At the beginning of the month, Android relased two new security bulletins for December, with Google noting that Android users who can update this month should patch as soon as possible to receive mitigations and fixes for 47 vulnerabilities across all devices.
Starting this past October, Google began putting Pixel and Nexus security updates in their own supplemental bulletin, so these fixes should be applied in addition to the base Android monthly updates. Users of these devices have 48 additional fixes this month on top of the base December security update.
Ten of the base Android vulnerabilities were rated as critical, and as with past months’ updates many of the critical vulnerabilities affect the Android Media Framework. Google is, as usual, rather mum on the details of the vulnerabilities here, though it notes the worst of the Media Framework vulnerabilities this month could…
…enable a remote attacker using a specially crafted file to execute arbitrary code within the context of a privileged process.
In plain English, that sounds like what’s often called “click-to-pwn”, where tricking a user into opening up an innocent-looking file could be enough to take over the device.
Similarly, the system-level critical bug would allow a…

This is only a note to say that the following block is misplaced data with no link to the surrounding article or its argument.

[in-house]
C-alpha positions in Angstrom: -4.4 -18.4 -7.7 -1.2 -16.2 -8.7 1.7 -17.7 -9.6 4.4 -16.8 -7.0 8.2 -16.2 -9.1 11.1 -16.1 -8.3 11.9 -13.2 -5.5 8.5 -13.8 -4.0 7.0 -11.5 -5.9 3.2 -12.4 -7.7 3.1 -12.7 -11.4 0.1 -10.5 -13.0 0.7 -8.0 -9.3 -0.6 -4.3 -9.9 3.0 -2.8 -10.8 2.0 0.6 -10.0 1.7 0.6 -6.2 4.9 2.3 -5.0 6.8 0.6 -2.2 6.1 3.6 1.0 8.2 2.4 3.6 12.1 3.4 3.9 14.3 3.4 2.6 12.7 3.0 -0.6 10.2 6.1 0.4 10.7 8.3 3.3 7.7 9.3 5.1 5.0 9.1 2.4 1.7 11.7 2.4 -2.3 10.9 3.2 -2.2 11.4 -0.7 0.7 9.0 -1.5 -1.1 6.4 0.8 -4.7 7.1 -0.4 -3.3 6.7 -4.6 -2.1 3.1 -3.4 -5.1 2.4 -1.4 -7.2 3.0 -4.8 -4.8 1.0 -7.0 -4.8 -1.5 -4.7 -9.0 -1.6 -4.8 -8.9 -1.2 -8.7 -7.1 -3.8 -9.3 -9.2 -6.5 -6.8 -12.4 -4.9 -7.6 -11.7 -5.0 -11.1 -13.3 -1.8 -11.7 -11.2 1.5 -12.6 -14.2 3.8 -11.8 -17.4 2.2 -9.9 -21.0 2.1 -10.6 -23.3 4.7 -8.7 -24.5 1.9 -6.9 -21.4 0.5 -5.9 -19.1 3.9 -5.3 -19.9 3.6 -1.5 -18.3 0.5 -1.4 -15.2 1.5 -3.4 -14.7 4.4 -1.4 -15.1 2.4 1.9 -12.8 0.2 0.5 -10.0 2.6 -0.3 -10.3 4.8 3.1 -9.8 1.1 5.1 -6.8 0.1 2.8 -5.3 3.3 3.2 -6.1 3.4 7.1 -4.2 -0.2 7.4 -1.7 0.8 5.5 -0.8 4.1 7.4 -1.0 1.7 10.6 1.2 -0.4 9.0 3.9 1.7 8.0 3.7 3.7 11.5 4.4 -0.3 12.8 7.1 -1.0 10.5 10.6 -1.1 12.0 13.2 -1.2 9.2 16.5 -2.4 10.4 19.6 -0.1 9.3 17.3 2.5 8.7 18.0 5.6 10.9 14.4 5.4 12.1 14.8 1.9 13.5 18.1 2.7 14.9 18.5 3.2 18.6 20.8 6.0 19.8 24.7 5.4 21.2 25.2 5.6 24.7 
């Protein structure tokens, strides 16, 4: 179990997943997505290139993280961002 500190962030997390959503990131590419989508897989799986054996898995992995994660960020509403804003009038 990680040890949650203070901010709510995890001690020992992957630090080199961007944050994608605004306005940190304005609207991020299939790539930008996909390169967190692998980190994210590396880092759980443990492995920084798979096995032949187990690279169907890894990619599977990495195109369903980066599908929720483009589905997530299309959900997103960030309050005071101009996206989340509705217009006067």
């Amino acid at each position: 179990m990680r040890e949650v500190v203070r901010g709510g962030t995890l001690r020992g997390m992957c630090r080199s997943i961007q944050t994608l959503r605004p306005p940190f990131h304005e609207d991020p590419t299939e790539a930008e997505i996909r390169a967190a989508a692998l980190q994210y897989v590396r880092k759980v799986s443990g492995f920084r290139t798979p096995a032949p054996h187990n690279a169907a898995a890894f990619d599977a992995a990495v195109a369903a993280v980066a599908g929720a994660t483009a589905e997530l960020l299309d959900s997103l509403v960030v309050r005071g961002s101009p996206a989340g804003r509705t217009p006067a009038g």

…proximate attacker to execute arbitrary code within the context of a privileged process.
This sounds similar, but “proximate” usually translates to “within radio range”, meaning some sort of hole in Bluetooth or Wi-Fi. Once again, “privileged process” implies more than just taking over a single app. (Android apps generally run as if they were individual users, so that app X can’t read app Y’s data, whether by accident or design.)
If you’re noticing a pattern here, indeed remote code execution (RCE) seems to be the name of the game for most of the critical-rated vulnerabilities this month. In fact, nine of the ten are RCEs, with most of the high rated vulnerabilities resulting in elevated privileges or denial of service. (In the Pixel/Nexus bulletin, most of the vulnerabilities listed are moderate-rated, with just a few high.)
Most of the critical-rated vulnerabilities this month affect Android versions going back to Nougat, version 7 (the most recent release is Oreo, now at 8.1), and many of the high-rated vulnerabilities go back even further, to version 5.1.1. It’s not just the Google-originated components and code affected here, as a number of component vendors – including NVIDIA and Qualcomm – are included in the patches too.
If you bought your Android device directly from Google and haven’t patched yet, you should be able to – so please do.
For the rest of us, it’s the same old song – here’s hoping the phone carriers roll these out sooner rather than later.